tional organization that "very instrumental in helping
es its members to play to propagate the field of arts in
eutic music at patients' healthcare." At GOA's disposal
es. It is GOA policy that all lies a vast pool of opportunity
e musicians receive training from which to draw resources and
MHTP, or an equivalent talent.
cation. "I don'tnwant to go out on a limb,
cause the hospital is a pretty but ours is probably if not the most
ntensity environment, it's extensive and varied, (then it is)
tr people to relax," Maxwell certainly one of the largest in the
And being able to relax is key country, maybe even in the world,"
healing." Sims said.
of the difficulty of Adding further to that success,

Thursday, March 27, 2014 - 3B
Dr. Robert Kelch, former executive
vice president for Medical Affairs,
reserved five million dollars in
institutional funds to match dollar
for dollar any contribution made
to GOA, an endowment that could
amount to ten million dollars total.
Perhaps most criticaltothe success
of GOA, however, is the culture of
the university itself
"We have the intellectual
climate, the people that come and
bring new ideas and new thinking
which helps to stimulate and keep
things growing and moving," Sims
said. "Sometimes,I feellike akidin
a candy shop here."
As I leave the quiet hours of the
eighth floor, and Canamorereturns
to her husband, and Reed returns
to work, I take the elevator down
to the main floor of the hospital.
I pass the exhibits and galleries
one more time. A few people stop
and peer at the paintings, some
stooping with their hands in their
pockets, and move on to the next
display. Outside in the courtyard,
where GOA hosts outdoor concerts
in the summer and spring, there is
a small garden called the Friends
Meditation Garden. In the winter,
it is chained off, covered in snow,
empty.
In the main floor lobby next to
the wall is an exhibit showcasing
an antiquated office of a doctor
from another time. It lays behind a
wall of glass. Everything inside sits
perfect, unmoving - unsettling.
Below, a short paragraph explains
how hospitals were once charity
organizations, and personal
physicians the only reliable source
of healthcare, and times were
changed. When I finish reading,
I look around at the paintings of
Black men and women draped in
African garb on the wall, the huge
mobile hanging from the ceiling. I
imagine the walls blank. I imagine
the ceiling unadorned. A hospital
without music. One must wonder
if a hospital were a form of charity,
what then would art be. I pick up
my stuff and I leave.

MUSIC VIDEO REVIEW

The Art Pop Film "G.U.Y." is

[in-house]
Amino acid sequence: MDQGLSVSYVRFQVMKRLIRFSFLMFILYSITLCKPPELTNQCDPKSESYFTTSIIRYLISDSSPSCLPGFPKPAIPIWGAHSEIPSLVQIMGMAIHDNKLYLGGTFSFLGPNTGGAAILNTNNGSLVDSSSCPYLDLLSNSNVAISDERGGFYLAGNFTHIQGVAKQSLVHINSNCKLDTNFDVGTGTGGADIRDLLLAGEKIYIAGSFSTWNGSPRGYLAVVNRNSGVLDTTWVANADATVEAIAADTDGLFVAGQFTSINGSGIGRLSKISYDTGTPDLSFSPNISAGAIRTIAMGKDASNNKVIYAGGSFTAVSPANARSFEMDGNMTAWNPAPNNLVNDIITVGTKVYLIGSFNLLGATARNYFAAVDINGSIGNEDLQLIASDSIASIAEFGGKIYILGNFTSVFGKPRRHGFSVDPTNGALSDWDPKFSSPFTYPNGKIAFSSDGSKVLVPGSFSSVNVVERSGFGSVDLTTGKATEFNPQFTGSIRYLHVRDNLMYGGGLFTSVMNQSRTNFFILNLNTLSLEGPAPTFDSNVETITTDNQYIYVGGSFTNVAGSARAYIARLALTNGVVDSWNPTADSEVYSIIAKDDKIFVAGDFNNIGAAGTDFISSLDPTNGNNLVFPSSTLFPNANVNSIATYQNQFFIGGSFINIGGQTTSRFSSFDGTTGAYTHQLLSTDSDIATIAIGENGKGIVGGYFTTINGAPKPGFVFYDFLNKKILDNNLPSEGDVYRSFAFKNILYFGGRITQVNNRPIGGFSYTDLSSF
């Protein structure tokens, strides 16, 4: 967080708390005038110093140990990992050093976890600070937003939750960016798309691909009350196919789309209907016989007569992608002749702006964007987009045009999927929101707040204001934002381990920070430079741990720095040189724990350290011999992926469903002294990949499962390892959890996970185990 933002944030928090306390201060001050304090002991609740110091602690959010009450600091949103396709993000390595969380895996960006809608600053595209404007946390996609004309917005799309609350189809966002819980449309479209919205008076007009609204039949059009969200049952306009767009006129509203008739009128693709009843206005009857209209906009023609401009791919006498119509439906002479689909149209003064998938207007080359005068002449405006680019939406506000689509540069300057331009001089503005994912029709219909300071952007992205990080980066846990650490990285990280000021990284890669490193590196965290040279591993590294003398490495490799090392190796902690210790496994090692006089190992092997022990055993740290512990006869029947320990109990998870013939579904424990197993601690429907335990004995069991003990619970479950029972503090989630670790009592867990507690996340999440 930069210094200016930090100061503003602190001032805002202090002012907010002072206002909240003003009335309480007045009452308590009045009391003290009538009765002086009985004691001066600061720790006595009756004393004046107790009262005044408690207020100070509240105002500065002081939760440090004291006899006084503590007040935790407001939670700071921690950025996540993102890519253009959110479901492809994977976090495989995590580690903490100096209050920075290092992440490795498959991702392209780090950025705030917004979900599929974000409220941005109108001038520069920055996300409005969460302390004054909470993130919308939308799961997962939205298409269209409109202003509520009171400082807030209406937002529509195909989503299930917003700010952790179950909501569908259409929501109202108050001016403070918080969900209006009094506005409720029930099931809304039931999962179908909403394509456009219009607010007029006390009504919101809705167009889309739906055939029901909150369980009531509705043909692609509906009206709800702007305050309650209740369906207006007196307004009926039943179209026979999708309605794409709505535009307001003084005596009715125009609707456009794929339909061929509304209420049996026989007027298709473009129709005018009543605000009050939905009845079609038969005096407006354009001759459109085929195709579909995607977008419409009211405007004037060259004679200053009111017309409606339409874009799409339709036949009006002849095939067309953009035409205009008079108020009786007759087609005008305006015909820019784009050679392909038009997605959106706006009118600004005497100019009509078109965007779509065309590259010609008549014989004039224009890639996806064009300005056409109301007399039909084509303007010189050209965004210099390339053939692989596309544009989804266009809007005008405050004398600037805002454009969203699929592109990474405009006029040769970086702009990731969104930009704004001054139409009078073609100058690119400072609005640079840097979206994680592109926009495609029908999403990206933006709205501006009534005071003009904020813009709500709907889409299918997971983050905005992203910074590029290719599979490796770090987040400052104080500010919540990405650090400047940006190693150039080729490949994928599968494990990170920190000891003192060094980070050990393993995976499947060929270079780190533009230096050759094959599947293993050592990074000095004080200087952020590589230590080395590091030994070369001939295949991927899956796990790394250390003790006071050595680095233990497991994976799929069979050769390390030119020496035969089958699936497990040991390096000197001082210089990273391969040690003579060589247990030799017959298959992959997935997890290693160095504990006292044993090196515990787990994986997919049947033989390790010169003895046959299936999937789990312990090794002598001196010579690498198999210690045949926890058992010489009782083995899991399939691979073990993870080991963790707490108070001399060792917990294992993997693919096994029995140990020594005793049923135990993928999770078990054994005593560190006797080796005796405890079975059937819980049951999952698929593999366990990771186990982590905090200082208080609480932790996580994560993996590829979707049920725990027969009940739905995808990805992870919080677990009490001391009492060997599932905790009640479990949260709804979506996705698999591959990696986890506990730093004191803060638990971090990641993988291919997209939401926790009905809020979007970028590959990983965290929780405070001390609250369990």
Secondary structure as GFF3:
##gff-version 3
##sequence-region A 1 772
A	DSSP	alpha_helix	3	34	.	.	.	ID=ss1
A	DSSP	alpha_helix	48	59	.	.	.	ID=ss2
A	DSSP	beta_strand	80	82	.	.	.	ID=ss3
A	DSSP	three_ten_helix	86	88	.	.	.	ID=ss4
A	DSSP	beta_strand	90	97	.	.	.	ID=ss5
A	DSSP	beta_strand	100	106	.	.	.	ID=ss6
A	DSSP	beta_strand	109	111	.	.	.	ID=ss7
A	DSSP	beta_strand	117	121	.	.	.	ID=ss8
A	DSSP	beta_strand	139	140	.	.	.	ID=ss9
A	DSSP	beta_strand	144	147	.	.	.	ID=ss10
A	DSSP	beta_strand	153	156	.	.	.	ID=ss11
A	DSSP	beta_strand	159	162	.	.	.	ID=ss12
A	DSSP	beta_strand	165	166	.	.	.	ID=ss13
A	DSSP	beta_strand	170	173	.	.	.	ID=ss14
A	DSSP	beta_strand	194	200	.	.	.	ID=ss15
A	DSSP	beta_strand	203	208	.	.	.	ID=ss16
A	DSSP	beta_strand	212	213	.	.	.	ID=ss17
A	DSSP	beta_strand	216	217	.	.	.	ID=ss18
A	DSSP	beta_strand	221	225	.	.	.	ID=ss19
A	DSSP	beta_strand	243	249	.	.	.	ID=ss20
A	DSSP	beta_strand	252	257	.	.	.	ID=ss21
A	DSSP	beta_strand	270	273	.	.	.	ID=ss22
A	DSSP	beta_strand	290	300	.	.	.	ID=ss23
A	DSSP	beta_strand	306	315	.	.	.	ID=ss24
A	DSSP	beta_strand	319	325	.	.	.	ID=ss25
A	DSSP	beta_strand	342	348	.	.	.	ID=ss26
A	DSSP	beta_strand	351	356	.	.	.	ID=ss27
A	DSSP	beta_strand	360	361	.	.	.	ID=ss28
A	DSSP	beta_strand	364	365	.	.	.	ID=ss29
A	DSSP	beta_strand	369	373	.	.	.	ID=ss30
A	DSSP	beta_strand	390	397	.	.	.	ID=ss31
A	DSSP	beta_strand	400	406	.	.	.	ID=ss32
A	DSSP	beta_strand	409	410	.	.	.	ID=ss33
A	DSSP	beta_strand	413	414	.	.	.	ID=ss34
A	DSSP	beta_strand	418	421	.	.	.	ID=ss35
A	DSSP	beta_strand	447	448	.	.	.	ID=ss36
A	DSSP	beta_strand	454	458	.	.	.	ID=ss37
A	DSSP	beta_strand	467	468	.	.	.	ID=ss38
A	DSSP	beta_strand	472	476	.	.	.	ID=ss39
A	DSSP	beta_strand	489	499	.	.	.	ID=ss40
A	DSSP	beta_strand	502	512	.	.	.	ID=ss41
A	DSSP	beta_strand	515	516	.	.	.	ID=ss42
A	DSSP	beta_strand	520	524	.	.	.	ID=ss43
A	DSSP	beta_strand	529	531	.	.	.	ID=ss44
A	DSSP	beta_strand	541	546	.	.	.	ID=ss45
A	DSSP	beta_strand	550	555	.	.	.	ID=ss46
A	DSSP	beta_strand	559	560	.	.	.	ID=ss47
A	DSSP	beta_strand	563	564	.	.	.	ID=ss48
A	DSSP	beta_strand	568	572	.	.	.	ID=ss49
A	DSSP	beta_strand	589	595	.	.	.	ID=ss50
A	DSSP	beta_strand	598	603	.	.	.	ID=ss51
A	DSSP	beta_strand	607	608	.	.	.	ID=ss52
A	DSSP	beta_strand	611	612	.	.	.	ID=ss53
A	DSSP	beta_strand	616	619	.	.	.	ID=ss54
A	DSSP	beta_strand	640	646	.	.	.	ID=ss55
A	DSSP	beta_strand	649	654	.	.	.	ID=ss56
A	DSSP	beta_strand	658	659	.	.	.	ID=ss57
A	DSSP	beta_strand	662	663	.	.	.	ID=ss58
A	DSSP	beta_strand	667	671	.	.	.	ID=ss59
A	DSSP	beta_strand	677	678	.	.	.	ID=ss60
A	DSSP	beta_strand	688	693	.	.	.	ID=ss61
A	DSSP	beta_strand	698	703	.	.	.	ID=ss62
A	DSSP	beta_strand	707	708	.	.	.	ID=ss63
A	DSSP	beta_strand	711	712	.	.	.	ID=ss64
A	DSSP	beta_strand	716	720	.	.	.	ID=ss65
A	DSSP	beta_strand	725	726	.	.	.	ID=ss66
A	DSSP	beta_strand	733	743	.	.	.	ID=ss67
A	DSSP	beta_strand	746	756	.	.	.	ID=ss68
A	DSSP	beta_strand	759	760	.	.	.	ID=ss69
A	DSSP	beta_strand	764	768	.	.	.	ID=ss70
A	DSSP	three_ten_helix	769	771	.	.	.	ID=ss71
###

unusual for a music video, but
expectedly eccentric for Lady
Gags. The production starts
off with a gang
of business-
men in a full
out brawl over G UY
money that is LadyGaga
cluttered all Interscope
over an open
field. The cam-
era zooms in on Lady Gaga in
a bird costume that has been
struck by an arrow, and then .
depicts her struggling across
the plane.
Magically, the bird/person
somehow manages to make
it to the gates of what looks
like a modern Oz. Guards
in stylized trash bags pick
her up and parade her in a
pose that is reminiscent of a
crucifix through the vibrant
and expansive open-air palace
that lies behind the gates as
dancers shimmy around them.
Finally, the guards hand

over her body to a synchro-
nized swim team and the more
substantial music video por-
tion starts.
It definitely "heats up" from
here - Lady Gaga is displayed
in a nude pose, only cevered by
a blanket and pantyhose.-The
shoot primarily alters between
various stages - the pool at the
palace with Perez Hilton in the
sky, an Egyptian scene with an
indoor pool, a dance sequence
with the lights dimmed and
then a contrasting bright white

scene with reefs overhead. The
video closes with an inunda-
tion of men in suits exiting the
gates of the massive landscape.
On the whole, Lady Gaga's
"G.U.Y." is a wildly creative
video with an expectedly
bizarre flair. If the videoitself
doesn't impress, then the four
minutes of credits rolling for
this seven-minute video prove
how much time and effort
went into this over-the-top
production.
-KEN SALANDER

EPISODE REVIEW

TRAILER REVIEW

"Bates Motel" has never
shied away from its inherent
strangeness. When you're:a
telling the
story of a
too-close-
for-comfort Bates Motel
mother and Check-Out
son - a story
that ends A&E
with the
mother's corpse rotting in the
basement - there's no option
but to embrace the crazy. And
in that vein, "Motel" 's latest
episode, "Check-Out," does
not disappoint.
"Check-Out" is "Bates
Motel" 's most significant
reminder of its source mate-
rial. The prequel to one of
Hitchcock's most iconic
films, "Bates Motel" had con-
tinually dropped hints about
Norman's future in season
one - his blackouts, his
fascination with taxidermy.
But in "Check-Out," Norman
goes full "Psycho," assum-

If the producers of
"Insidious" and "Paranormal
Activity" have taught us
anything,
it would be
this: demonic
possession Ocuius
and creepy Relativity Media
antique objects
often go hand
in hand, and
when this dueling terror-combo
decides to raise hell, the result is
pure cinematic horror.
Abroad, wooden-framed mir-
ror is the focus of the film, as all
evil and frightgravitateswithin
its sinister control. Throughout
the centuries of the mirror's
existence, the families dwelling
in its presence have been repeat-
edly driven to criminal insanity,
as those who get possessed by its
evil embark on sudden killing-
sprees and slaughter their entire

ing Norma's personality
and attacking her estranged
brother.
The episode's climax was
one of the series' most excit-
ing moments to date. Under
John David Coles' superb
direction, "Bates Motel"
imaginatively recreated the
original film's big reveal -
butcher knife, multiple per-
sonalities and all.

A&E
Showcasing character
development, thrilling action
and Vera Farmiga and Fred-
die Highmore's equally
masterful performances,
"Check-Out" stands as a
potentially series-defining
episode - one that brought
us as close as we've ever been
to that rotting corpse in the
basement.
-ALECSTERN

families. Foryears, investigators
overlook the evil of the mirror,
that is, until a family in the pres-
ent day becomes suspicious of its
possessive powers.
Sure, "Oculus" would seem
to fulfill the quota of surprise
moments, gruesome-looking
evil figures lurking in the dark
and heart-wrenching intensity.
But the film also promises so
much more. Cleverly written
and smartly shot, it reveals a

multitude of converging themes:
historical drama, family disin-
tegration, sibling relationships,
mystery, semblances of time
travel and the good versus evil
conflict. Instead of relying on
the basic horror-movie template
to create a good scare, "Oculus"
utilizes depth of character and
a multi-faceted storyto drive
home a serious mental, emotion-
al and spiritual fright fest.
-BRIANBURLAGE

.-;

4

Back to Top

© 2020 Regents of the University of Michigan